The whole experience is quite surreal to be honest, there’s a wide selection of animals and in addition to them there’s a selection of unusual statues and also an old ferris wheel and merry go round.
It was quite late in the day when we arrived so it’s a whirlwind tour but just before leaving we pass a big fat python with dinner walking about in it’s area, a nice fresh duck. Last off we also spot there’s a tiger, it’s cage is way way too small! For sure it must drive the impressive cat crazy, to the untrained eye tho’ the animals looked quite healthy considering?
We depart with mixed feelings – It was sad to see the animals like this, but now they are there what do you do, ignore the place? Which would be my opinion at home, I’d even encourage others not to go. On a positive note we tried to do our bit and feed those that we could. Our trip wasn’t without incident either, the long arm of the gibbon instigated a search on the net which resulted in discovering that even if your not bitten by a monkey, any contact resulting in possible transfer of saliva which includes scratches, then rabies is a risk and it’s best to seek immediate medical attention. Considering that once you shown signs of having contracted rabies, it’s too late, you are already dead! So we visited the hospital and nice it was too, modern clean with lots of new looking equipment and helpful staff. A series of questions, a quick look and clean of the wound, with my tetanus up to date we were on our way. I’m not sure that’s correct protocol but the gibbon wasn’t foaming at the mouth so we were all cool.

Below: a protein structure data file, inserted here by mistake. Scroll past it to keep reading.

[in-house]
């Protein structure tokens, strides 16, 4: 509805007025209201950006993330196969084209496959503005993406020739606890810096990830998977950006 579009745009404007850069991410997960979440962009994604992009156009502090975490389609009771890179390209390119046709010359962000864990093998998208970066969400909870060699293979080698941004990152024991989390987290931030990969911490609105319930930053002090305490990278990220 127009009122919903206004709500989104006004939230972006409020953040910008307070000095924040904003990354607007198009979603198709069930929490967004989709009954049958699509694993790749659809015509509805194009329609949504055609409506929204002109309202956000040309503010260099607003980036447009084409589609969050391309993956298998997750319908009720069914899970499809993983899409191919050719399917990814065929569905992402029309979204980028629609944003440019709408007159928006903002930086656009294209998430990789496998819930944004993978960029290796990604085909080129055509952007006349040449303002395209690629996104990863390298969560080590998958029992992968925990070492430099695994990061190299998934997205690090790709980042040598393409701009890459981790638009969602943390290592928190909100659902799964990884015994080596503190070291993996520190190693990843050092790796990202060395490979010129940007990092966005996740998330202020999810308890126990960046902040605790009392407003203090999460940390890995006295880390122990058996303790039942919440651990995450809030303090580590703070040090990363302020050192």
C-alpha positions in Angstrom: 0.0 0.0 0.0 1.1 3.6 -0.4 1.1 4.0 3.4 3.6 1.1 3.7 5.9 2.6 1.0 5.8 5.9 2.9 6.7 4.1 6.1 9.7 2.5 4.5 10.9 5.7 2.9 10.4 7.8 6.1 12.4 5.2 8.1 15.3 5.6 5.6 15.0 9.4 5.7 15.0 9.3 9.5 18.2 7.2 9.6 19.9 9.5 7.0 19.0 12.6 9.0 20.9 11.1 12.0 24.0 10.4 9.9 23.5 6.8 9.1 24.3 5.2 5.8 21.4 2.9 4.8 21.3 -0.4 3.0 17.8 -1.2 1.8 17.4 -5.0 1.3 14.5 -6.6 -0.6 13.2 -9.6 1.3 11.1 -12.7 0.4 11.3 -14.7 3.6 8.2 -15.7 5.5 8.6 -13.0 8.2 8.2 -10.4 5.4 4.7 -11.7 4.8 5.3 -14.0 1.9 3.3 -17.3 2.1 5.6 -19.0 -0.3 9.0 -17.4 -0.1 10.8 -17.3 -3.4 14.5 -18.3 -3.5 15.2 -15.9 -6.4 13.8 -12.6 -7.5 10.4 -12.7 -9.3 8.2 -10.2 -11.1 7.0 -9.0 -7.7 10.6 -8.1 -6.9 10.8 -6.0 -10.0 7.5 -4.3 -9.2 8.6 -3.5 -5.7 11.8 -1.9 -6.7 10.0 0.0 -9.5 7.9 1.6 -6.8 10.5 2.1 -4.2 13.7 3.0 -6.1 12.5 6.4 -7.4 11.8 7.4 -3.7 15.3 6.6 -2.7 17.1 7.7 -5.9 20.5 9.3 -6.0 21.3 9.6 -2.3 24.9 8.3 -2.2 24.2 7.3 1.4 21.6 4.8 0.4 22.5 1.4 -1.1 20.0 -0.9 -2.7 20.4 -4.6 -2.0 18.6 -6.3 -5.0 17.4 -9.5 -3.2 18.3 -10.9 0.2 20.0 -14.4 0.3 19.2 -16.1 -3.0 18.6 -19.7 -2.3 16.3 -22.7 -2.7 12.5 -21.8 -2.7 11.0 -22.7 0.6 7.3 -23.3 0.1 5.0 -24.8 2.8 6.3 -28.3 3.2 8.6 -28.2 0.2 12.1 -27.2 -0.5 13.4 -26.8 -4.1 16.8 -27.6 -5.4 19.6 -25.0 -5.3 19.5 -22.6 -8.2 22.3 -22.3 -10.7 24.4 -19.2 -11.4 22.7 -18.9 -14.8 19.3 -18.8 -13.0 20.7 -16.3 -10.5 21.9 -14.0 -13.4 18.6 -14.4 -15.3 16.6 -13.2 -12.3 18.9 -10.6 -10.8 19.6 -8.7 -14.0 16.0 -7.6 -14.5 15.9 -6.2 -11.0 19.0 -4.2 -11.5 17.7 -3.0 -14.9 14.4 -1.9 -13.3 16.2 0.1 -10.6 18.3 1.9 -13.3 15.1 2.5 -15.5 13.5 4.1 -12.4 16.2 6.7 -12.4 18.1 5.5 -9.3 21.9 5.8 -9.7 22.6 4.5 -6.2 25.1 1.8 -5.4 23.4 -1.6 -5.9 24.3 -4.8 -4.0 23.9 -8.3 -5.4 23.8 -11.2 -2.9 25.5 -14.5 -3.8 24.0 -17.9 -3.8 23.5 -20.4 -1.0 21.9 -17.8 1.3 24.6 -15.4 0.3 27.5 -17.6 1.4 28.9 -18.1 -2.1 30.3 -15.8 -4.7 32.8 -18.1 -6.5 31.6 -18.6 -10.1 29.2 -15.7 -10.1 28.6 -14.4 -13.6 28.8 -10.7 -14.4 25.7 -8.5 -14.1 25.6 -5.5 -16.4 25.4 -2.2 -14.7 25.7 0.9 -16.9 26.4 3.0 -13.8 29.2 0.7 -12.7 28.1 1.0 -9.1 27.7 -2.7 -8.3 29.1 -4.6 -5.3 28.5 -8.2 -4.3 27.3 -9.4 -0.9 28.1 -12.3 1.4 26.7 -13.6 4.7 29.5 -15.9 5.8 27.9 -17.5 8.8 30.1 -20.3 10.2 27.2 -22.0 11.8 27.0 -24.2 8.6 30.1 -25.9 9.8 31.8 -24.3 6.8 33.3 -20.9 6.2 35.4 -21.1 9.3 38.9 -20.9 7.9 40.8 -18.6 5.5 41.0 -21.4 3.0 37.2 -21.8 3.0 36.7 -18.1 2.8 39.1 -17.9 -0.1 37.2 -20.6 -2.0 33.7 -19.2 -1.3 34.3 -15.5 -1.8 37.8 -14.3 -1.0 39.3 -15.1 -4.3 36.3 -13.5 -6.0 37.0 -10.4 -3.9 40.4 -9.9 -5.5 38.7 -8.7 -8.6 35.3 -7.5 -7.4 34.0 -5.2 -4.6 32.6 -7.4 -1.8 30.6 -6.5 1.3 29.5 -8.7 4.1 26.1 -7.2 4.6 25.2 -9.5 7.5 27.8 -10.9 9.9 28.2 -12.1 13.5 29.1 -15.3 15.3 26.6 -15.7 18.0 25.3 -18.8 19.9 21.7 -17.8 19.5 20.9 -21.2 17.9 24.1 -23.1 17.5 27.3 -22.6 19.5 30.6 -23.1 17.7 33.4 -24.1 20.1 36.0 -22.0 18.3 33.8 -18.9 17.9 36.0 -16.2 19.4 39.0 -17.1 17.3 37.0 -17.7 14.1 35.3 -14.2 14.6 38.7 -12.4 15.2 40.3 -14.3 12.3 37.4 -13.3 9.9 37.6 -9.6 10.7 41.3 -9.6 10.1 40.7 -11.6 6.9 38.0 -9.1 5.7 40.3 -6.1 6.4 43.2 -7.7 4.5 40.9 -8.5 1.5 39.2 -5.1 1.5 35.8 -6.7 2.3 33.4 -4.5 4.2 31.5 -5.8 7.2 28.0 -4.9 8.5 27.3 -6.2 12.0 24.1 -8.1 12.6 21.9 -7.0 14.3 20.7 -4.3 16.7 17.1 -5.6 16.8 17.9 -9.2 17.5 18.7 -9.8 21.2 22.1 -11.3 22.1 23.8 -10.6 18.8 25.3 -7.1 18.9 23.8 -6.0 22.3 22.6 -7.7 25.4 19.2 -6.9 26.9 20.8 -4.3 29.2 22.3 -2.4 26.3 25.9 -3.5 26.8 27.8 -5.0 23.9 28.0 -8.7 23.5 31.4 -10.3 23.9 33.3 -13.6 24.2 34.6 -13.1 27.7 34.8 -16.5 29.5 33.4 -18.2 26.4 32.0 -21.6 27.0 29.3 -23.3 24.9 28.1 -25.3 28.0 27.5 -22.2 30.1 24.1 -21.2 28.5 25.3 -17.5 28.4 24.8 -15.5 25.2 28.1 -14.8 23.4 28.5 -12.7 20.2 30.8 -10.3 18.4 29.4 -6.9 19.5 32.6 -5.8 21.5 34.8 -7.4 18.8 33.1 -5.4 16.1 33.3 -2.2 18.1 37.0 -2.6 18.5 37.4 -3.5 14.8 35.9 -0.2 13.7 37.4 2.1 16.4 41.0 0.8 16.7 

It was reassuring to see quite a good set up so local to town. If something serious happened tho’ you need to get to Bangkok, valid insurance is paramount if your thinking of travelling in asia, EVAC is expensive.
A few days later the KP wants to go back and do some more feeding. As much as we’d like to feed the wild cats their enclosures don’t really allow it, not to mention it being dangerous. Upon returning the leopard and lynx have gone, maybe to another zoo? Who knows there’s too much of a language barrier to find out. We were recently informed by a friend in town that the python escaped, feeding on 3 or 4 pigs before it was found by chance 4 clicks away. This would explain why the python was also missing on the second visit, we just hope the leopard didn’t escape as that would be fucking scary!! During our second visit it was feeding time and all the animals looked as if they were cared for, also it seemed they were being fed their natural food source.